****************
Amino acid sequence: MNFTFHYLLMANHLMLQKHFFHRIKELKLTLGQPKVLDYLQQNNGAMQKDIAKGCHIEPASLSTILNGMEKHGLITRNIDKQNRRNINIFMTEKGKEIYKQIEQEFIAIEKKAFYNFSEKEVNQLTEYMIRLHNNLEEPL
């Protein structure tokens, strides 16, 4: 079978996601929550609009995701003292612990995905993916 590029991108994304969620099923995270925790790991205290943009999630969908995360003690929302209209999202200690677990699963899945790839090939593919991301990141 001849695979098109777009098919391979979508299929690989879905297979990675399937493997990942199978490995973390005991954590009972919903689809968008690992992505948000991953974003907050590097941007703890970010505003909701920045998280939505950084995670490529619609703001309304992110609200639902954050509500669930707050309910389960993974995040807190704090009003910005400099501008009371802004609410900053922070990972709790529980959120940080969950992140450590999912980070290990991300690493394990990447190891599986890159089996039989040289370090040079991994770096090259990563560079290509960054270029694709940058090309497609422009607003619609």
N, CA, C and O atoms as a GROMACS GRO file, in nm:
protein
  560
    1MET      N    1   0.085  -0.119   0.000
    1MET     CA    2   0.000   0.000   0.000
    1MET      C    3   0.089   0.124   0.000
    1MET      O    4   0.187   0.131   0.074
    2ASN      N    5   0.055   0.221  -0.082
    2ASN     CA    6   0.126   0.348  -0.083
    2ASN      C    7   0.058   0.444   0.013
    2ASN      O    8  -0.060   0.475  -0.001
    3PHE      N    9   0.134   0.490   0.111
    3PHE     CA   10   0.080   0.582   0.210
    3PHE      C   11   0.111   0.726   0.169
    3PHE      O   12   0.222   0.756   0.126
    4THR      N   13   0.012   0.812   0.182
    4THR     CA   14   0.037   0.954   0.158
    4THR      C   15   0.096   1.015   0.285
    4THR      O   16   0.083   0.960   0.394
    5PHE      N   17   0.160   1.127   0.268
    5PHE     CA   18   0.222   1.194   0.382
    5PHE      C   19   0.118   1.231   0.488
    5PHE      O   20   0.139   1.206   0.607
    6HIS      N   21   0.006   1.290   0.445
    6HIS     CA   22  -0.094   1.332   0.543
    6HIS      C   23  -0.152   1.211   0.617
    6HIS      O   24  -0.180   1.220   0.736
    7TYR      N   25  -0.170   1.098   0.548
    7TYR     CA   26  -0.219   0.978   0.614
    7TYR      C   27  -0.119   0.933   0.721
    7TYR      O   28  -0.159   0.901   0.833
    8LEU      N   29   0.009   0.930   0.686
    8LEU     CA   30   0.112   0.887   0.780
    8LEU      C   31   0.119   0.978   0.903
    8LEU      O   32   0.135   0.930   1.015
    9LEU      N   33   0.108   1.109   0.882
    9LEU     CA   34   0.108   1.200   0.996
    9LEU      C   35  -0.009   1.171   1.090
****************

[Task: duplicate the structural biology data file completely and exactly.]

Amino acid sequence: MNFTFHYLLMANHLMLQKHFFHRIKELKLTLGQPKVLDYLQQNNGAMQKDIAKGCHIEPASLSTILNGMEKHGLITRNIDKQNRRNINIFMTEKGKEIYKQIEQEFIAIEKKAFYNFSEKEVNQLTEYMIRLHNNLEEPL
């Protein structure tokens, strides 16, 4: 079978996601929550609009995701003292612990995905993916 590029991108994304969620099923995270925790790991205290943009999630969908995360003690929302209209999202200690677990699963899945790839090939593919991301990141 001849695979098109777009098919391979979508299929690989879905297979990675399937493997990942199978490995973390005991954590009972919903689809968008690992992505948000991953974003907050590097941007703890970010505003909701920045998280939505950084995670490529619609703001309304992110609200639902954050509500669930707050309910389960993974995040807190704090009003910005400099501008009371802004609410900053922070990972709790529980959120940080969950992140450590999912980070290990991300690493394990990447190891599986890159089996039989040289370090040079991994770096090259990563560079290509960054270029694709940058090309497609422009607003619609």
N, CA, C and O atoms as a GROMACS GRO file, in nm:
protein
  560
    1MET      N    1   0.085  -0.119   0.000
    1MET     CA    2   0.000   0.000   0.000
    1MET      C    3   0.089   0.124   0.000
    1MET      O    4   0.187   0.131   0.074
    2ASN      N    5   0.055   0.221  -0.082
    2ASN     CA    6   0.126   0.348  -0.083
    2ASN      C    7   0.058   0.444   0.013
    2ASN      O    8  -0.060   0.475  -0.001
    3PHE      N    9   0.134   0.490   0.111
    3PHE     CA   10   0.080   0.582   0.210
    3PHE      C   11   0.111   0.726   0.169
    3PHE      O   12   0.222   0.756   0.126
    4THR      N   13   0.012   0.812   0.182
    4THR     CA   14   0.037   0.954   0.158
    4THR      C   15   0.096   1.015   0.285
    4THR      O   16   0.083   0.960   0.394
    5PHE      N   17   0.160   1.127   0.268
    5PHE     CA   18   0.222   1.194   0.382
    5PHE      C   19   0.118   1.231   0.488
    5PHE      O   20   0.139   1.206   0.607
    6HIS      N   21   0.006   1.290   0.445
    6HIS     CA   22  -0.094   1.332   0.543
    6HIS      C   23  -0.152   1.211   0.617
    6HIS      O   24  -0.180   1.220   0.736
    7TYR      N   25  -0.170   1.098   0.548
    7TYR     CA   26  -0.219   0.978   0.614
    7TYR      C   27  -0.119   0.933   0.721
    7TYR      O   28  -0.159   0.901   0.833
    8LEU      N   29   0.009   0.930   0.686
    8LEU     CA   30   0.112   0.887   0.780
    8LEU      C   31   0.119   0.978   0.903
    8LEU      O   32   0.135   0.930   1.015
    9LEU      N   33   0.108   1.109   0.882
    9LEU     CA   34   0.108   1.200   0.996
    9LEU      C   35  -0.009   1.171   1.090